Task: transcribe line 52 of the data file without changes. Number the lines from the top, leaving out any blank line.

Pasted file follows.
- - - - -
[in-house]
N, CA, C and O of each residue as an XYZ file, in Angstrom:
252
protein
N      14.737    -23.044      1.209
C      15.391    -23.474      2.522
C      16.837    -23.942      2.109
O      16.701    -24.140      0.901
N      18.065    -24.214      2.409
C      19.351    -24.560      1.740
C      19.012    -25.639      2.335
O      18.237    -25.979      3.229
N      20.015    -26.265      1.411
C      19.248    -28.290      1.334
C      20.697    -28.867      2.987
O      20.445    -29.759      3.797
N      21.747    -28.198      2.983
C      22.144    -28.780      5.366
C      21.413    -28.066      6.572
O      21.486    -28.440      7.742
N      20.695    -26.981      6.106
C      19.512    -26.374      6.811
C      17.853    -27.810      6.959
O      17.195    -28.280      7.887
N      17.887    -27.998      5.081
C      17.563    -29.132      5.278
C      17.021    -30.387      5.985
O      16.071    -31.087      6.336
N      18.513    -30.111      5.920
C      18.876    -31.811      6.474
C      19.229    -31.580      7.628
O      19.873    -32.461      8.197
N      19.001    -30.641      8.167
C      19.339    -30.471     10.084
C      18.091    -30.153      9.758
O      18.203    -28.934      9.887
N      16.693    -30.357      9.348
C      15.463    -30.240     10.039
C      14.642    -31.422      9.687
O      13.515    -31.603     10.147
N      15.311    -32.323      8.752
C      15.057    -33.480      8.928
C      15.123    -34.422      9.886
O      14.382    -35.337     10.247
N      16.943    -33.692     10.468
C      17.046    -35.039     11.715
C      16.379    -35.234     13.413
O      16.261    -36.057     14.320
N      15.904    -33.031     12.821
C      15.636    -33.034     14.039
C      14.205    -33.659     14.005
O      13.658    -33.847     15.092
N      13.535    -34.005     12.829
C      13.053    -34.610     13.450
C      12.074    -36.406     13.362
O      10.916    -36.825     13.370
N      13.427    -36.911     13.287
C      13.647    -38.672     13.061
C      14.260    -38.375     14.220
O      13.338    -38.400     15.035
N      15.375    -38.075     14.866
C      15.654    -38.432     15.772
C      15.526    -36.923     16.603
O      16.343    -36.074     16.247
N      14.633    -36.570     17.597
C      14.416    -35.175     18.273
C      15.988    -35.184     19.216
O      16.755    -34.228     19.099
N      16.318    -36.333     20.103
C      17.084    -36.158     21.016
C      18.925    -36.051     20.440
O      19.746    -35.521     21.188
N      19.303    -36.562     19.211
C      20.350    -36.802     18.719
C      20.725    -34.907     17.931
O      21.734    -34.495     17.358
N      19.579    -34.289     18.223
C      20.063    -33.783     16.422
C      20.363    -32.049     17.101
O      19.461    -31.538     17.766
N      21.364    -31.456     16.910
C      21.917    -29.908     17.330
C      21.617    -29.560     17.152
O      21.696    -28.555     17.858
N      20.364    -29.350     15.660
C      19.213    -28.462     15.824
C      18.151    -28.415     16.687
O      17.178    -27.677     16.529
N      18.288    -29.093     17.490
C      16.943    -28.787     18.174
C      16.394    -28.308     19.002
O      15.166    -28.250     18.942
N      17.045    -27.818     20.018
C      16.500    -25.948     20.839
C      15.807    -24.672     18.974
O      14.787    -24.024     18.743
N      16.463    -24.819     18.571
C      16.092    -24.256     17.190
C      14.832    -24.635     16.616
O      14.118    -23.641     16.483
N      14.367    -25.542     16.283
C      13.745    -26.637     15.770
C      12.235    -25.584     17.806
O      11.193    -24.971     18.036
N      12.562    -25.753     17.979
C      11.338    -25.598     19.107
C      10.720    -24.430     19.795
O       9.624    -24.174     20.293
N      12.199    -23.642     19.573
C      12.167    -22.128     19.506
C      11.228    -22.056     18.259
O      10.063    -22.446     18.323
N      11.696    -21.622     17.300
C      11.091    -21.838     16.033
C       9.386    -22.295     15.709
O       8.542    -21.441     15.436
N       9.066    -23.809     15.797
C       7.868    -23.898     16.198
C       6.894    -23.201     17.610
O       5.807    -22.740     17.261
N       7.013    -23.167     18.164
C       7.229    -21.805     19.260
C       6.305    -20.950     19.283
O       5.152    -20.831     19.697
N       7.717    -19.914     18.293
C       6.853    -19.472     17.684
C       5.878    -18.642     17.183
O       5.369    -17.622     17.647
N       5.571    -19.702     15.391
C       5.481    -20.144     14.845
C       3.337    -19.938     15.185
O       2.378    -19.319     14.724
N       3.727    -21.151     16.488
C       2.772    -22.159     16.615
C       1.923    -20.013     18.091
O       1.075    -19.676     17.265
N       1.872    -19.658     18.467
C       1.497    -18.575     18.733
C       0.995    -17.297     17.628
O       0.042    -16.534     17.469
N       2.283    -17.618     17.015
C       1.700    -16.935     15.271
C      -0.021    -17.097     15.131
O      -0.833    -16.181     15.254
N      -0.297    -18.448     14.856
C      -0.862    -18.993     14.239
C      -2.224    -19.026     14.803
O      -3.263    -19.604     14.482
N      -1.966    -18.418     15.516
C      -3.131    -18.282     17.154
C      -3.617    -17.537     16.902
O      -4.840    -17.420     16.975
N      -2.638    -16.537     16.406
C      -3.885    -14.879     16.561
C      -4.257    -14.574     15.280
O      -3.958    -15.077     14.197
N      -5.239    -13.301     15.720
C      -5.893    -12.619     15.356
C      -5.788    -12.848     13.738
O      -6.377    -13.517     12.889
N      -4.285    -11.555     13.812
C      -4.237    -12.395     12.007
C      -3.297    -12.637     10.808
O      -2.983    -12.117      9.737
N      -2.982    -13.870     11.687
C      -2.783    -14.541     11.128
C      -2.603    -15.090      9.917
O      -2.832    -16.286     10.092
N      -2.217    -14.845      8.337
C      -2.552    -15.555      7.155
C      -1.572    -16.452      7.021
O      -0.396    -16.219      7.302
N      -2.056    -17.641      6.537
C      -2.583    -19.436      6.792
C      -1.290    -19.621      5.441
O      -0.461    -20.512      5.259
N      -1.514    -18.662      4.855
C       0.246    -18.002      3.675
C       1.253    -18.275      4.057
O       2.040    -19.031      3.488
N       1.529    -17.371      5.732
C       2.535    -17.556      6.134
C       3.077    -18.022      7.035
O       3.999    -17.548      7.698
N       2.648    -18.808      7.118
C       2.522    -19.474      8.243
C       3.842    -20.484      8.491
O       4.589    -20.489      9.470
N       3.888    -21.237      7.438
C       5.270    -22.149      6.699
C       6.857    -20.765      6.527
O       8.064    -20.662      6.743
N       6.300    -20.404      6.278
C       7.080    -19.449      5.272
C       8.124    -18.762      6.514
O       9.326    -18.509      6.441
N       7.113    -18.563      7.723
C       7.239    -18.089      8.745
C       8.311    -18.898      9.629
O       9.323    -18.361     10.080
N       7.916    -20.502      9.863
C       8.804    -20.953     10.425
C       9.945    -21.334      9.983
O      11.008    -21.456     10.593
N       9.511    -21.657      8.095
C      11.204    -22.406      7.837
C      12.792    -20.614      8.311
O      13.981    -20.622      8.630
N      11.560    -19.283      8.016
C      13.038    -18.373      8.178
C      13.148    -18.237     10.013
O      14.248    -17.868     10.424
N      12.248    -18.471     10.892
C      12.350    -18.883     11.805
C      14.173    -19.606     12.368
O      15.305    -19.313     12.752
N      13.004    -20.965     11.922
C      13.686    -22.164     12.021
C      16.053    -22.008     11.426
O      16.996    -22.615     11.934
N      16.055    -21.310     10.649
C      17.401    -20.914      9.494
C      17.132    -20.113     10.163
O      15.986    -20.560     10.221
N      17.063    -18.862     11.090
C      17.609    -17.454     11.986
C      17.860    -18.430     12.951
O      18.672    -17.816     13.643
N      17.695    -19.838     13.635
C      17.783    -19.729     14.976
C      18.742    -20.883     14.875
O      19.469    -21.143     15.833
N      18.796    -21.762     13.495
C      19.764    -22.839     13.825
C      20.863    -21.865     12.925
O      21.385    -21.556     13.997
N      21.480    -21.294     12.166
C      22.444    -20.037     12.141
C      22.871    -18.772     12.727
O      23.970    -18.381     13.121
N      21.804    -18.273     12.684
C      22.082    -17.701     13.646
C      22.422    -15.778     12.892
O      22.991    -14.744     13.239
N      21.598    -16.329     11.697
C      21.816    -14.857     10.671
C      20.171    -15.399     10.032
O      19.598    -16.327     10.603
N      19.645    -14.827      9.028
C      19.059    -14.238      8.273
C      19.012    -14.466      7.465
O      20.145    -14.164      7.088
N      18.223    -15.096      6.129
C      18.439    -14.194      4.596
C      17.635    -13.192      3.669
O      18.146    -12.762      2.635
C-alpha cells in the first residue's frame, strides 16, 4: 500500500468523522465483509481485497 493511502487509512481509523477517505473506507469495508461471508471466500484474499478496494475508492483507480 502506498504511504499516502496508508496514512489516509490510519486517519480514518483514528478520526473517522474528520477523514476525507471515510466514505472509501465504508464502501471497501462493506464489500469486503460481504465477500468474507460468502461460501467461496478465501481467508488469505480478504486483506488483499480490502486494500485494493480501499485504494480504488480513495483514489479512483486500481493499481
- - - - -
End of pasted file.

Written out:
O      13.658    -33.847     15.092